Photo on 2013-02-10 at 23.15.jpeg

Sometimes when I meditate, thoughts of my rapist arise.

I used to stop right then and there--I used to run--but one day I followed him. I followed the meditation through to the end.

More came to the surface: things I had forgotten, or things I never even knew. That's the thing about trauma--sometimes it hides itself until we are good and ready to deal with it. 

I don't care to rehash "My Story", but it's interesting to me that my meditation(s) have, more often than not, attempted to show me the humanity of my rapist--and I think this is what scares me most of all. This is what I try to run from. 

I don't mean to say that I have completely forgiven this man (and I certainly do not condone his actions), but, like any trauma, it's a daily struggle for me. Some days, I feel strong and forgiving about it, and other days I feel red with anger and violence. I'm lucky in that, through it all, I have been able to release these feelings through healthy activities, such as: yoga, exercise, and writing. I have never once hurt myself. I have thought about it, but I have never gone there.

When I think about his humanity, I think about his pain, his happiness, and everything in-between. I think about what happened in his life to make him treat me the way he did--the way he probably treated other women. This thought process is not easy, and I do not recommend recent survivors attempt it, since it can drudge up a lot of dirt and grime.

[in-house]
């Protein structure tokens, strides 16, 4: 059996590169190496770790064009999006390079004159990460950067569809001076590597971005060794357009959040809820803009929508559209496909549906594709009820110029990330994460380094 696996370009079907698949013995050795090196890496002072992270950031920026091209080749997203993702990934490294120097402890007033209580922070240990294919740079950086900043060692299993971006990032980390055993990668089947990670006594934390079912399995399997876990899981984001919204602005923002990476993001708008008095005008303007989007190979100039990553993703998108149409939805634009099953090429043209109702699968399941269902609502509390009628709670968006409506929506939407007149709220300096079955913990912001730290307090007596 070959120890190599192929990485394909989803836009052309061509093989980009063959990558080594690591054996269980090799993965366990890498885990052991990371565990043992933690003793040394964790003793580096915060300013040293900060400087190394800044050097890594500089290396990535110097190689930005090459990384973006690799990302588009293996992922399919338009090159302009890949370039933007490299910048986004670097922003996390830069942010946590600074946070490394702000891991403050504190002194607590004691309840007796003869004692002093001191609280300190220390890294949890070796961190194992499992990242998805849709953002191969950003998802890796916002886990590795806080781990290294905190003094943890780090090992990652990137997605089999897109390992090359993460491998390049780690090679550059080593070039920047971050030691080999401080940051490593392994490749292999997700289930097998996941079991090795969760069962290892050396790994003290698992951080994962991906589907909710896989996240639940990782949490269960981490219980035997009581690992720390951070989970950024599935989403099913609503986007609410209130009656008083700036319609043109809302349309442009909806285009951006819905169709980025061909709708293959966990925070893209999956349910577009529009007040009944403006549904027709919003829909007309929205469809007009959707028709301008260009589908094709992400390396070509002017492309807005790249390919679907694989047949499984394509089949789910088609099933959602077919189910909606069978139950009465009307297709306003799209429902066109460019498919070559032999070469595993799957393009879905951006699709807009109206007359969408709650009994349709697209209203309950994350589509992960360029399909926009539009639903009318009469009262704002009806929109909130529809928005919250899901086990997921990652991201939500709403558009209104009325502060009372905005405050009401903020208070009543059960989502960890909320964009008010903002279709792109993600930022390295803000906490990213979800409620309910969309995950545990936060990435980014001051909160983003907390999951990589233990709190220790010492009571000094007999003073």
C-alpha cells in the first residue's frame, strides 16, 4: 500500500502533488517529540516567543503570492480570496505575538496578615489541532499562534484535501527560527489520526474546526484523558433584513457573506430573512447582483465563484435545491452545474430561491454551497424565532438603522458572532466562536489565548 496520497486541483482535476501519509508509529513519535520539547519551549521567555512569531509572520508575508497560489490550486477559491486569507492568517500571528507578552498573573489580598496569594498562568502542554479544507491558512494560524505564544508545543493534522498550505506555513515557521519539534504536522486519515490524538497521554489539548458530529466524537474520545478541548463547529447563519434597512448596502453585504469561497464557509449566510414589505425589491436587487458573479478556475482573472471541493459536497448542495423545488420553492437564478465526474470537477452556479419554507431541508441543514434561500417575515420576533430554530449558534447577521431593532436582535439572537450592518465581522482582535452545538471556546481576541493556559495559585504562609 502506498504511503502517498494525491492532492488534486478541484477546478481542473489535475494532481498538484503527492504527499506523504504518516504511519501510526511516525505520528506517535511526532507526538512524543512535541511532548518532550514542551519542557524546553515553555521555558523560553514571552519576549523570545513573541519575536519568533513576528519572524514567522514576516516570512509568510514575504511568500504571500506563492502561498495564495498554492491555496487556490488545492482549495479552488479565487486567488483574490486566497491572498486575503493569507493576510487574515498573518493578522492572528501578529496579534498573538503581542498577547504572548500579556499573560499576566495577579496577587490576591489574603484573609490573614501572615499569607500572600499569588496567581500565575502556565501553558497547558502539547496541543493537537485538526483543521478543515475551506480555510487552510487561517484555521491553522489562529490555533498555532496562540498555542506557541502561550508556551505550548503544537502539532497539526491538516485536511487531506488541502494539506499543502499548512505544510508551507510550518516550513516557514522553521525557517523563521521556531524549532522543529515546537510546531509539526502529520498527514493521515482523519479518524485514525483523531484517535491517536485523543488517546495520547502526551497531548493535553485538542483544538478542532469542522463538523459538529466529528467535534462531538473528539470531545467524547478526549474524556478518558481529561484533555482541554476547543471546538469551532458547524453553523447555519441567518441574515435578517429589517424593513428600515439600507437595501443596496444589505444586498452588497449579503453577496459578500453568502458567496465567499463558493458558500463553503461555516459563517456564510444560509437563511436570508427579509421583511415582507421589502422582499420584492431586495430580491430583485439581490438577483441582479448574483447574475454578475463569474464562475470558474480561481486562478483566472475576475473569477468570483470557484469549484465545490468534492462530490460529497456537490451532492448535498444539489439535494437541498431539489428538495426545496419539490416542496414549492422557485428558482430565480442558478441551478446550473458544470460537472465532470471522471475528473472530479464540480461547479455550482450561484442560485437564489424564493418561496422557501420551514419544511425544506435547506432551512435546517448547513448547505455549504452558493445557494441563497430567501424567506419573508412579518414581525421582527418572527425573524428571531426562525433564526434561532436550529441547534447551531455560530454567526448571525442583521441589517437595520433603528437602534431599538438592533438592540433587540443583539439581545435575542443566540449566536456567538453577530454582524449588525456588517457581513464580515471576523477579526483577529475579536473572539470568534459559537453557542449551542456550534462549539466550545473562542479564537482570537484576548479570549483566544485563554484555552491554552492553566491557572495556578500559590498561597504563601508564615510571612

Buddhist nun, Pema Chodron writes,

Compassion is not a relationship between the healer and the wounded. It's a relationship between equals. Only when we know our own darkness well can we be present with the darkness of others. Compassion becomes real when we recognize our shared humanity.

In my meditation(s) in which my rapist presents himself, I struggle to be present with his "darkness." I struggle to be present with my own. Through all of my time in therapy, self-work, etc, I realize more and more how important and life-saving it is to release another's darkness; to make sure I can disentangle my own darkness from someone else's. 

None of this is easy, and as I said, I continue to struggle with it, but in the end I would rather live a life of peace and authenticity, than one of suffering and masquerading. For me, this is my survival.